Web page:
Most lawyers and judges, when asked about the purpose of a jury, respond: "To determine the facts." My, that does have a pleasant ring. However, it doesn't work.

Juries, for example, often rely upon the testimony of eyewitnesses. But modern scientific research in neurology, psychology and memory function, demonstrate an eyewitness account is not a reliable method to learn of the facts. Let me explain why.

Science now knows about such psychological processes of cognitive dissonance, confirmation bias, self-justification and a host of memory and thinking errors that operate in the minds of all humans — including judges, lawyers, and jurors. These processes cause people to receive information and remember events differently.

Thus compounding the fact-finding function because the jurors necessarily make thinking errors in processing the data.

Psychologists Carol Tavris and Elliot Aronson5 point out everyone has trouble accepting information that conflicts with a belief we "know for sure." Mark Twain picked this up a hundred years ago when he said: It ain't what you don't know that gets you into trouble. It's what you know for sure that just ain't so.6

Tavris and Aronson illustrate the brain's "blind spots" that make us unable to see our own prejudices, biases, corrupting influences, and hypocrisies. They demonstrate that our memories tell more about what we believe now than what really happened then. Professor Steven Novella, an academic neurologist, devotes an entire lecture to the "Flaws and Fabrications of Memory" in his course Your Deceptive Mind7. These are important issues, sometimes literally the life and death of the defendant.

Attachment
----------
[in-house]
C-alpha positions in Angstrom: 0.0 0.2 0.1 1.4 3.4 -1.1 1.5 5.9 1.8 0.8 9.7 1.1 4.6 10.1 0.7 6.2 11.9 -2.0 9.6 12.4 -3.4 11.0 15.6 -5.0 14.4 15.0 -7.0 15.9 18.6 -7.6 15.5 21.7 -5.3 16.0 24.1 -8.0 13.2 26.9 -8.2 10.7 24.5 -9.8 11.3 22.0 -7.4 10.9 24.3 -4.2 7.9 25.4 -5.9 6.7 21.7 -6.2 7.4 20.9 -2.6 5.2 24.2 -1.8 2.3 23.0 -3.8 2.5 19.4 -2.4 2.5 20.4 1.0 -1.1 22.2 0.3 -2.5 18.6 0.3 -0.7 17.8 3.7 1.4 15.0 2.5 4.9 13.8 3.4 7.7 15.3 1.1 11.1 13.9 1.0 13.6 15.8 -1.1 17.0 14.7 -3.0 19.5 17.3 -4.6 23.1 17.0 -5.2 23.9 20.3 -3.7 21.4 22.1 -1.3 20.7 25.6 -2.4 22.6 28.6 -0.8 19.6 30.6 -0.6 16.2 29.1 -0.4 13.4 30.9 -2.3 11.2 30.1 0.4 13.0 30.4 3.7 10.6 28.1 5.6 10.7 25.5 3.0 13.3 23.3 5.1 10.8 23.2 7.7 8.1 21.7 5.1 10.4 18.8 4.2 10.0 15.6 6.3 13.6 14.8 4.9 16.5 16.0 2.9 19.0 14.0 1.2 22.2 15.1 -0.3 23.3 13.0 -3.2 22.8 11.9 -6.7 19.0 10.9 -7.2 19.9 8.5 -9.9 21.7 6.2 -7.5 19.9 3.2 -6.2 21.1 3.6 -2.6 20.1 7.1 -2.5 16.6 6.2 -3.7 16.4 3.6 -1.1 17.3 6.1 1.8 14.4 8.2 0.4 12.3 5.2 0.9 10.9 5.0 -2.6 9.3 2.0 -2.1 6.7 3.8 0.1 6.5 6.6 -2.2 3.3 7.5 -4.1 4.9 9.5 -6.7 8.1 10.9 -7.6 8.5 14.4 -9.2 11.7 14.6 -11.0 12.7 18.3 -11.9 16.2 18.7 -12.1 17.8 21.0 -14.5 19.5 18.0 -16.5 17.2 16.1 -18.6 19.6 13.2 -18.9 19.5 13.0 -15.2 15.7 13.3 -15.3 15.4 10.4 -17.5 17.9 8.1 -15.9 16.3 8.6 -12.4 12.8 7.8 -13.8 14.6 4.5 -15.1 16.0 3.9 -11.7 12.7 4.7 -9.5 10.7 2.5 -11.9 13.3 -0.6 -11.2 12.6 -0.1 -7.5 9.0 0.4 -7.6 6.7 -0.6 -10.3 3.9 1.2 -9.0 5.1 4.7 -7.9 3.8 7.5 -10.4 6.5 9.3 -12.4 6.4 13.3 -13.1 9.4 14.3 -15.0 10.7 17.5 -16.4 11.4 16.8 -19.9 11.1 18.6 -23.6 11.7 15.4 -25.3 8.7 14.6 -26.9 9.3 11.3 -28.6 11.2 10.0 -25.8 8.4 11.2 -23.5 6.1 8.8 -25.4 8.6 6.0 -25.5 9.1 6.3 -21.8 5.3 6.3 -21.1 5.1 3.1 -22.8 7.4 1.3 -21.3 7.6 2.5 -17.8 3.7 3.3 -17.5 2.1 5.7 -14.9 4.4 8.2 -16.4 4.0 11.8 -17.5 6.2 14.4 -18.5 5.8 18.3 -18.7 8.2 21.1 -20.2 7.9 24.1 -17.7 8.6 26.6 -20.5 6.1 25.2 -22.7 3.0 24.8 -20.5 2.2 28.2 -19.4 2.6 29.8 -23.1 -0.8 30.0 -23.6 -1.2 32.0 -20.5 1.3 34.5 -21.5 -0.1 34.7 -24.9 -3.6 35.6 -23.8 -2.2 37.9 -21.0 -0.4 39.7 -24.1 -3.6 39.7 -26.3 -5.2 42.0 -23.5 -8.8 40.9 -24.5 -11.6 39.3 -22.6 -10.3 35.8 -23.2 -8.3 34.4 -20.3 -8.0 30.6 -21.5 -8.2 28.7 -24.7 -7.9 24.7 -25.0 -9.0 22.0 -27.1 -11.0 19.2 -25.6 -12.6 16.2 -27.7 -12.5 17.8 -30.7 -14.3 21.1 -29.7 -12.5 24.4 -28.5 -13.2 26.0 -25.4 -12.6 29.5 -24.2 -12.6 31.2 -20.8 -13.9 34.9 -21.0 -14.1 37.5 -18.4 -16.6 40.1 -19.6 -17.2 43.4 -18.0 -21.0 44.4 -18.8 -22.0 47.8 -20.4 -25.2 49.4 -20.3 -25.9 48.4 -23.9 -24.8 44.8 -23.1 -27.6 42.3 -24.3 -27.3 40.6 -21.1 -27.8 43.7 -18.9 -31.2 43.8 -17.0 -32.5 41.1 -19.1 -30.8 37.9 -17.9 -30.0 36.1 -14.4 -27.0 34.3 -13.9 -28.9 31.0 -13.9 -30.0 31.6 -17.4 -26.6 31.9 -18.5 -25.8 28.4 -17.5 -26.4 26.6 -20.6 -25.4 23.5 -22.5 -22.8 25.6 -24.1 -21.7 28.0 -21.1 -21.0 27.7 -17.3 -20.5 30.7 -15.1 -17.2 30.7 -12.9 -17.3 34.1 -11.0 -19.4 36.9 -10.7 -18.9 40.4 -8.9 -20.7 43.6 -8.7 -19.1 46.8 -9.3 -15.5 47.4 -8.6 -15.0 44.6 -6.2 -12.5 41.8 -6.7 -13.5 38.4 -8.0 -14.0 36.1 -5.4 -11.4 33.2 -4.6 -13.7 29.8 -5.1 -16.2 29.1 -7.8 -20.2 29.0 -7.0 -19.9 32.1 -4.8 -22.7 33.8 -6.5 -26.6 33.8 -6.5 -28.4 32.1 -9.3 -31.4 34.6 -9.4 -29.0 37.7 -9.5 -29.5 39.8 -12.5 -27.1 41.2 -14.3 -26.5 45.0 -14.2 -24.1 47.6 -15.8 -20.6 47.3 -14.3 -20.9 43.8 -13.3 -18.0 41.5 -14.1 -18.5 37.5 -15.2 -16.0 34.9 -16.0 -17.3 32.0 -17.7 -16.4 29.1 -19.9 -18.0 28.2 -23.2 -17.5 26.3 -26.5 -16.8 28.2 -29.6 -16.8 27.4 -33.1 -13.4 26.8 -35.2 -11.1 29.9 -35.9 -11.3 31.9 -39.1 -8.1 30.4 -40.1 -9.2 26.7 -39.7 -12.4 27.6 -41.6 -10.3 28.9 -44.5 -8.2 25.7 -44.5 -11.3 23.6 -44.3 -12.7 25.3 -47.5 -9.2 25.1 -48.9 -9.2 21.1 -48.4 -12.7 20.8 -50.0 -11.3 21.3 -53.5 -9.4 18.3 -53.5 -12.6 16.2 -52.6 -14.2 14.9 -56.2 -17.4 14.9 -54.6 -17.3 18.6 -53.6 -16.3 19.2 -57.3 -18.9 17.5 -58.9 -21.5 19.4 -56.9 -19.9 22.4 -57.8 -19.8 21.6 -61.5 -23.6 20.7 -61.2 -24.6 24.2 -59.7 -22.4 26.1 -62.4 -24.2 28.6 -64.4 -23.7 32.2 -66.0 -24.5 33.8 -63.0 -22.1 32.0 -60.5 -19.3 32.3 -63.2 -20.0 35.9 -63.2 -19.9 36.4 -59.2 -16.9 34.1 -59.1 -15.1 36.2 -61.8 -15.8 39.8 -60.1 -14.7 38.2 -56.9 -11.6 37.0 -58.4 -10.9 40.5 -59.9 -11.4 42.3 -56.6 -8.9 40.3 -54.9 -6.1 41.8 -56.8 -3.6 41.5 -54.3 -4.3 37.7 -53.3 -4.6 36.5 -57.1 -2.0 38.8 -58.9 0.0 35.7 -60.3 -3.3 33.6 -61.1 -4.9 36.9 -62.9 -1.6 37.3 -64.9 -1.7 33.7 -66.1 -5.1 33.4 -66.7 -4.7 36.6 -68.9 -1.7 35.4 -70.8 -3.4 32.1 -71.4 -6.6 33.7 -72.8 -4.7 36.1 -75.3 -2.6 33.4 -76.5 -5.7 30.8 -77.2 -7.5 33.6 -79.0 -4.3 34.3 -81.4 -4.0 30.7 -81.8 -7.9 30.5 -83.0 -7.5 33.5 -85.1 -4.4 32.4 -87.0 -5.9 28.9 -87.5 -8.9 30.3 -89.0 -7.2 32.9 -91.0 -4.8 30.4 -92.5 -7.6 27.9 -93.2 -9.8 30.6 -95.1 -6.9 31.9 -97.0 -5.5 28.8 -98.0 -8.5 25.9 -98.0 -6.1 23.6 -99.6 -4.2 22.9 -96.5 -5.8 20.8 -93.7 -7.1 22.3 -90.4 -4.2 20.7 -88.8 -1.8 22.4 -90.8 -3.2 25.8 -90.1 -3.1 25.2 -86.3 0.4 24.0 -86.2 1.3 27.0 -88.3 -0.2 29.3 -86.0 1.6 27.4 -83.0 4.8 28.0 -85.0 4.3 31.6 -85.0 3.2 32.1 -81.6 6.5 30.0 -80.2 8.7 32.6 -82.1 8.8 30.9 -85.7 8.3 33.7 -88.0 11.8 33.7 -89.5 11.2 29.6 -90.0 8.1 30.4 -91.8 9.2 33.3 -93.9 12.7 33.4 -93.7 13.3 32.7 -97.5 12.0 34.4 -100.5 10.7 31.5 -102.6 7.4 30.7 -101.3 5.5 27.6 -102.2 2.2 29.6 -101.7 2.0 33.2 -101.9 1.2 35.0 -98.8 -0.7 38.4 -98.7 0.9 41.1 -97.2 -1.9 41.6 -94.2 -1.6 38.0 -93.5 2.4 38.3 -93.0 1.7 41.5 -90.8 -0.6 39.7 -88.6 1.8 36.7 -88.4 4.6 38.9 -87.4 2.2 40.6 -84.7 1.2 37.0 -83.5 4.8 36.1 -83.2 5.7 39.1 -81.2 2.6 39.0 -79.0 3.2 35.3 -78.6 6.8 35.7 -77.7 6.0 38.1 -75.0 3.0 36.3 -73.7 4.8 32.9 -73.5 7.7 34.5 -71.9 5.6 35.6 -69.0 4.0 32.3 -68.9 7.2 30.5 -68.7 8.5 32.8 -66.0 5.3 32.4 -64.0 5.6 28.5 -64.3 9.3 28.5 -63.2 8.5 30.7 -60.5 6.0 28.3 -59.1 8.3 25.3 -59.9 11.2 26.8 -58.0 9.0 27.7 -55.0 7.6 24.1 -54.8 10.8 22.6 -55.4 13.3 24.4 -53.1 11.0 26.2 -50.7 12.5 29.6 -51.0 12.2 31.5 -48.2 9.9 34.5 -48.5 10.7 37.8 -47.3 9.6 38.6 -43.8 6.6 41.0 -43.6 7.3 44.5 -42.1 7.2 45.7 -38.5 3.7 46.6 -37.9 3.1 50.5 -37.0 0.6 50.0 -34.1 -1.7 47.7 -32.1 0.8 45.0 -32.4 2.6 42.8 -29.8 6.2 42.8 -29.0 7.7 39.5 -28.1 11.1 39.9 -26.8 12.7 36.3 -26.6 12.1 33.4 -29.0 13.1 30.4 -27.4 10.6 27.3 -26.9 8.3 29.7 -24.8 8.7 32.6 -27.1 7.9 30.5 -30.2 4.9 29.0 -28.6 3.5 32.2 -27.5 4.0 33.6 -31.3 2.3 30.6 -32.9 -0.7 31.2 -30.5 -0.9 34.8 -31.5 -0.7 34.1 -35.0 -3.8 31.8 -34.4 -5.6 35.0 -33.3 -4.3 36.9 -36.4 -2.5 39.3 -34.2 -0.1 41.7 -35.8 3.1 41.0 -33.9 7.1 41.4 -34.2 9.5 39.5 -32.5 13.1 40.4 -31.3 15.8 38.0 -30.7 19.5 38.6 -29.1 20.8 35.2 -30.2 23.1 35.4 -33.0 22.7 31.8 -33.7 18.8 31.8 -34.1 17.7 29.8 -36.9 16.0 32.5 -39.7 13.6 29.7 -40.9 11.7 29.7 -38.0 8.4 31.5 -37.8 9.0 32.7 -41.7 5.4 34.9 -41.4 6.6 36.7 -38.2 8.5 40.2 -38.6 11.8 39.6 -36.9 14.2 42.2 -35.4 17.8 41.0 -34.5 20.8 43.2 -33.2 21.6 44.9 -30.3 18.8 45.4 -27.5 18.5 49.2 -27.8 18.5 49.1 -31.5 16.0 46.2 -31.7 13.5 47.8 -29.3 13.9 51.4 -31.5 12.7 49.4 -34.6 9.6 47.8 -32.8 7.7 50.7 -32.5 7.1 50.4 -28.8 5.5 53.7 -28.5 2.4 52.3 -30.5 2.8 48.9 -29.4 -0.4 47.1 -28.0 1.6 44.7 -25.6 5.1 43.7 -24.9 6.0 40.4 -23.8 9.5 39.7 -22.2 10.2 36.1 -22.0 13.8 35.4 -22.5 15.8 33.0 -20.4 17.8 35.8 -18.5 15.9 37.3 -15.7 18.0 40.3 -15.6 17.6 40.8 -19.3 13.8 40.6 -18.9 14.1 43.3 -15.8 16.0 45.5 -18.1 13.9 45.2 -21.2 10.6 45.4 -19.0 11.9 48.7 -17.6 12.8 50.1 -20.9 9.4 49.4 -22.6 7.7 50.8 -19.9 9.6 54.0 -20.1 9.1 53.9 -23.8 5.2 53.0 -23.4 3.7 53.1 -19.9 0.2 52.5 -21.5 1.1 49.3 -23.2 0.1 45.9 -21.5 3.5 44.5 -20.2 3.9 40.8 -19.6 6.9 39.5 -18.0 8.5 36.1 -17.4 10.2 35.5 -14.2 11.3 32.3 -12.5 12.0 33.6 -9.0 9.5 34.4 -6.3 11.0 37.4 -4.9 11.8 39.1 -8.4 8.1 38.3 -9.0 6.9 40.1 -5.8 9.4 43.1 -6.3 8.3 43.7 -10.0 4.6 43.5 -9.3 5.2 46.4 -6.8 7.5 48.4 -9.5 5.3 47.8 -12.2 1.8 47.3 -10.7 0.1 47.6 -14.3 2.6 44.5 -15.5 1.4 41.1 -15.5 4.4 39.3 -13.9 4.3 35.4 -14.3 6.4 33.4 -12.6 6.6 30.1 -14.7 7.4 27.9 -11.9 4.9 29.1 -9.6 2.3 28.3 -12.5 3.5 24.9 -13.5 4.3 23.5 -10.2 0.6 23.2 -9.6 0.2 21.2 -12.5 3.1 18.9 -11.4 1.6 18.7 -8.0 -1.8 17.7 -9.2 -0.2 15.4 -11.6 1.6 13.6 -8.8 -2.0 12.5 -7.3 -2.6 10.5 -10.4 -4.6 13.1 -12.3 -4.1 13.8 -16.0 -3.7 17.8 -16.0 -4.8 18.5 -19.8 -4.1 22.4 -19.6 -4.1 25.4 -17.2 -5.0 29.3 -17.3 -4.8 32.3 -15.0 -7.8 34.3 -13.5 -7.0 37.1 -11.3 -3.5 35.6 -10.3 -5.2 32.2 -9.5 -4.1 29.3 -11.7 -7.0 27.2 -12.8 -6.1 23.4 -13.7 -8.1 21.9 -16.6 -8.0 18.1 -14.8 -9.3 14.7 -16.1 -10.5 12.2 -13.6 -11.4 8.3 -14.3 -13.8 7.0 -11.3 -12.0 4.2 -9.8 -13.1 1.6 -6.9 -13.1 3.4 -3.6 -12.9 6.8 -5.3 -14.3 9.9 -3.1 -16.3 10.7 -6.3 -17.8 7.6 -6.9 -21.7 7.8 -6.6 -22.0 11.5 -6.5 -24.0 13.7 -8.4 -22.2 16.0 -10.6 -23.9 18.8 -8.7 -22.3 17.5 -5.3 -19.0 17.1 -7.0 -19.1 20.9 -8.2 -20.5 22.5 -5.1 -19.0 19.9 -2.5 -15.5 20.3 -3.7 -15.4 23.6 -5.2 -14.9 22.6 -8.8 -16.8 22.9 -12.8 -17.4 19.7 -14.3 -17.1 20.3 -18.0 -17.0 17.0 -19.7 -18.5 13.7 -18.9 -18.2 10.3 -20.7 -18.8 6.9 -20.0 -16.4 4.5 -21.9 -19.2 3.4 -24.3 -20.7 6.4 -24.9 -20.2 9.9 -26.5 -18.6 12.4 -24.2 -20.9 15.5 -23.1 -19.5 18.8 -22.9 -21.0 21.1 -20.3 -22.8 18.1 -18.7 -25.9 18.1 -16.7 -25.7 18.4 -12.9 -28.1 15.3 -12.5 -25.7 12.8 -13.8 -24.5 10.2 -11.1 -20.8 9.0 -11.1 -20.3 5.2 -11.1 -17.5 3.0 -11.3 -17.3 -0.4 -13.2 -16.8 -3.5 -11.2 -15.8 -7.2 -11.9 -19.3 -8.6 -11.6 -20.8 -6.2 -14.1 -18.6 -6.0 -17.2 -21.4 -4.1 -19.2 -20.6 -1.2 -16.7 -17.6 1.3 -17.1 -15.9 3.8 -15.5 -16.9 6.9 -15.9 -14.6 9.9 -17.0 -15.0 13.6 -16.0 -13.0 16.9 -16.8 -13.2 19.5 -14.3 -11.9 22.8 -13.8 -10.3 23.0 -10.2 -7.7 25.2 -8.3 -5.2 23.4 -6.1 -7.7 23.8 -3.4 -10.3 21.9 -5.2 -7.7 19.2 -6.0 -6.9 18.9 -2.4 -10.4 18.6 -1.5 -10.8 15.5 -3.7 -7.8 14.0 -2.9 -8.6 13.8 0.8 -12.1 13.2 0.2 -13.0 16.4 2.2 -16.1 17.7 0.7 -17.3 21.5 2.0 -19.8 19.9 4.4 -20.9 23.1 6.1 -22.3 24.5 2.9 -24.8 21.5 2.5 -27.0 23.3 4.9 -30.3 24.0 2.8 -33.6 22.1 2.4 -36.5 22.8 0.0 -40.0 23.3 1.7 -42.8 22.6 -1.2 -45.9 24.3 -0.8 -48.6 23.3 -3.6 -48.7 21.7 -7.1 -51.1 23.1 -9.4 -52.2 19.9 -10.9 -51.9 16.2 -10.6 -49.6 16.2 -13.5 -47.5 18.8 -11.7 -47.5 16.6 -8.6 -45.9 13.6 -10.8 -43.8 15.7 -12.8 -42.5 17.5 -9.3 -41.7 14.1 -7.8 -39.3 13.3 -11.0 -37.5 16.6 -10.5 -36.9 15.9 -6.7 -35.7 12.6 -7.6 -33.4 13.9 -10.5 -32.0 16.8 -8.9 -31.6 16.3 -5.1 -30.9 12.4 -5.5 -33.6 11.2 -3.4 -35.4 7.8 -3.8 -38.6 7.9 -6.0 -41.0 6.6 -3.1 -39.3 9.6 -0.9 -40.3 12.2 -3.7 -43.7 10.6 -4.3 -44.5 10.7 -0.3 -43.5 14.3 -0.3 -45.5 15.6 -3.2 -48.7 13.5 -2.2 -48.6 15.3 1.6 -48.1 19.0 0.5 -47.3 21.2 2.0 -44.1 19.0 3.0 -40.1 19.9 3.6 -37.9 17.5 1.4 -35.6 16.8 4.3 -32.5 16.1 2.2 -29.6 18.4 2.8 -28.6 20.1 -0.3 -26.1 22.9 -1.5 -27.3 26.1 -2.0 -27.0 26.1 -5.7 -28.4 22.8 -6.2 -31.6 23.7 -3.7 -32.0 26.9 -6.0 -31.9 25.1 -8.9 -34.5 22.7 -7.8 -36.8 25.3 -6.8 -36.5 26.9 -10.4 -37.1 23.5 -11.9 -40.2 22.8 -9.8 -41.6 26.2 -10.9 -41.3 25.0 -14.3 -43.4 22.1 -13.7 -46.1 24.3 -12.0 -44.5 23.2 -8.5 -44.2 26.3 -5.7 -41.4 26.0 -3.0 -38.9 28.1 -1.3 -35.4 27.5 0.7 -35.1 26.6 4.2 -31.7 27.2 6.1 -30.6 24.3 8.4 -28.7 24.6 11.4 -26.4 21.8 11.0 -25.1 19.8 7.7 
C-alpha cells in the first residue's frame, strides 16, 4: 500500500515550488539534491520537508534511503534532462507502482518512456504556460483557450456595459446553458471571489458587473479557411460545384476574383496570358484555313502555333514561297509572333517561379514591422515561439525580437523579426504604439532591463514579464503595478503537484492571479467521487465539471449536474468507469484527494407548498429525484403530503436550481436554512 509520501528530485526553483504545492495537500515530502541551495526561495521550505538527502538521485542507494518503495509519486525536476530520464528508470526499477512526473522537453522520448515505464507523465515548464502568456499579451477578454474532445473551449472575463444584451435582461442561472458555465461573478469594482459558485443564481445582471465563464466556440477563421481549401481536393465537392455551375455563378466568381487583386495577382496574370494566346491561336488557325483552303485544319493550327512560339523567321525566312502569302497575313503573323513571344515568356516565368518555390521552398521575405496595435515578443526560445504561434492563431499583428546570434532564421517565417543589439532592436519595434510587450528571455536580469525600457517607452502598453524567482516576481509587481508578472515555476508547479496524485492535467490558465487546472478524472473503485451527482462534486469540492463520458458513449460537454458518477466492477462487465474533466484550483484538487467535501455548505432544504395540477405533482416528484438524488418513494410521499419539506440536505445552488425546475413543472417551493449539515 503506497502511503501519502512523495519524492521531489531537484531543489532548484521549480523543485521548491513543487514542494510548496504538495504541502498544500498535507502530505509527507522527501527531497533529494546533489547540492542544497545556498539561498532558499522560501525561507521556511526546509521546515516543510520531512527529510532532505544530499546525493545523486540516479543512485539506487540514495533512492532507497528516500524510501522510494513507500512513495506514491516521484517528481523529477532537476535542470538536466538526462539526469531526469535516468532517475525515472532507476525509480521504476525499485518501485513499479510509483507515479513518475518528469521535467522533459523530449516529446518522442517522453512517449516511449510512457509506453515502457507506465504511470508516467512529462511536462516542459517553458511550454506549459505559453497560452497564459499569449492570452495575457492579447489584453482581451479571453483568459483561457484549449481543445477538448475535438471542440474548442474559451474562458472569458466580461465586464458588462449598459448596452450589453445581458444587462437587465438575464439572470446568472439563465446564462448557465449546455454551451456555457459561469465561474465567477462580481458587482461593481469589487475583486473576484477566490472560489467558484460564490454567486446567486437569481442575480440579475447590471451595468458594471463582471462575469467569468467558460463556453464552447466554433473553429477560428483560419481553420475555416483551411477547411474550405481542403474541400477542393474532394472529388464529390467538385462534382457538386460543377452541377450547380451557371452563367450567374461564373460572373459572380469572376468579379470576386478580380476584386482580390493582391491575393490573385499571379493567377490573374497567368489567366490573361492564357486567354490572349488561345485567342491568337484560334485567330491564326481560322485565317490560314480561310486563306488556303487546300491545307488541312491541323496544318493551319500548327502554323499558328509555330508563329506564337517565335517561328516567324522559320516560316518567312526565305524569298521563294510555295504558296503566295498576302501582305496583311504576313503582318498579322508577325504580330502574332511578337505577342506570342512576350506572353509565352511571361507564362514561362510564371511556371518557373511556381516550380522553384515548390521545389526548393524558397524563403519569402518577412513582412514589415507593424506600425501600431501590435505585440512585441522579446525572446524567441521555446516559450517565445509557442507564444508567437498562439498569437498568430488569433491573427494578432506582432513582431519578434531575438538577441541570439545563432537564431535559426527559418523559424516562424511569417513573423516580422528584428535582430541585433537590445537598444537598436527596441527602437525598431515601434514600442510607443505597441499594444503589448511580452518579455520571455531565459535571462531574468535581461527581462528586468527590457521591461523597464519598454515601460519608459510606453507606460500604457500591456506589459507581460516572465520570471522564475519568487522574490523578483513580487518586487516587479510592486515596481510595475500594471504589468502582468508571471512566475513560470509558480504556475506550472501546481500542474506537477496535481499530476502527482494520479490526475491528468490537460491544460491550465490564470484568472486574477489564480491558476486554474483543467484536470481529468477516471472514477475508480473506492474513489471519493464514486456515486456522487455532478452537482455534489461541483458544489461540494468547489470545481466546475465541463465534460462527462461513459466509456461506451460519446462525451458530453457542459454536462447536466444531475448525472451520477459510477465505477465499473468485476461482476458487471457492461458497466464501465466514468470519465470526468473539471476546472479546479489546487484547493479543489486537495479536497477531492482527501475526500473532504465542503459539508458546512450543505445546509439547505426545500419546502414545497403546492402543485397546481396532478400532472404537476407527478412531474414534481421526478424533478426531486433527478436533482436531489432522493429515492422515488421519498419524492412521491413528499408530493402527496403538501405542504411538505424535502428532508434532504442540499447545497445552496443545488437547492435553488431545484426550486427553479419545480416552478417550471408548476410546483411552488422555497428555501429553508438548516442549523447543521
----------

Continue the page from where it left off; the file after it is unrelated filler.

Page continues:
All of which raises the question: do untrained juries really discover the truth?

Probably not.

France uses a three-judge court and no jury. Perhaps we do not need a jury if we have a three-judge court. If we no longer have a political judiciary, then we no longer need the protection of a jury from that government. And modern cases are too complex for untrained finders of fact. If we eliminate juries, increase justice and cut both seen and unseen costs.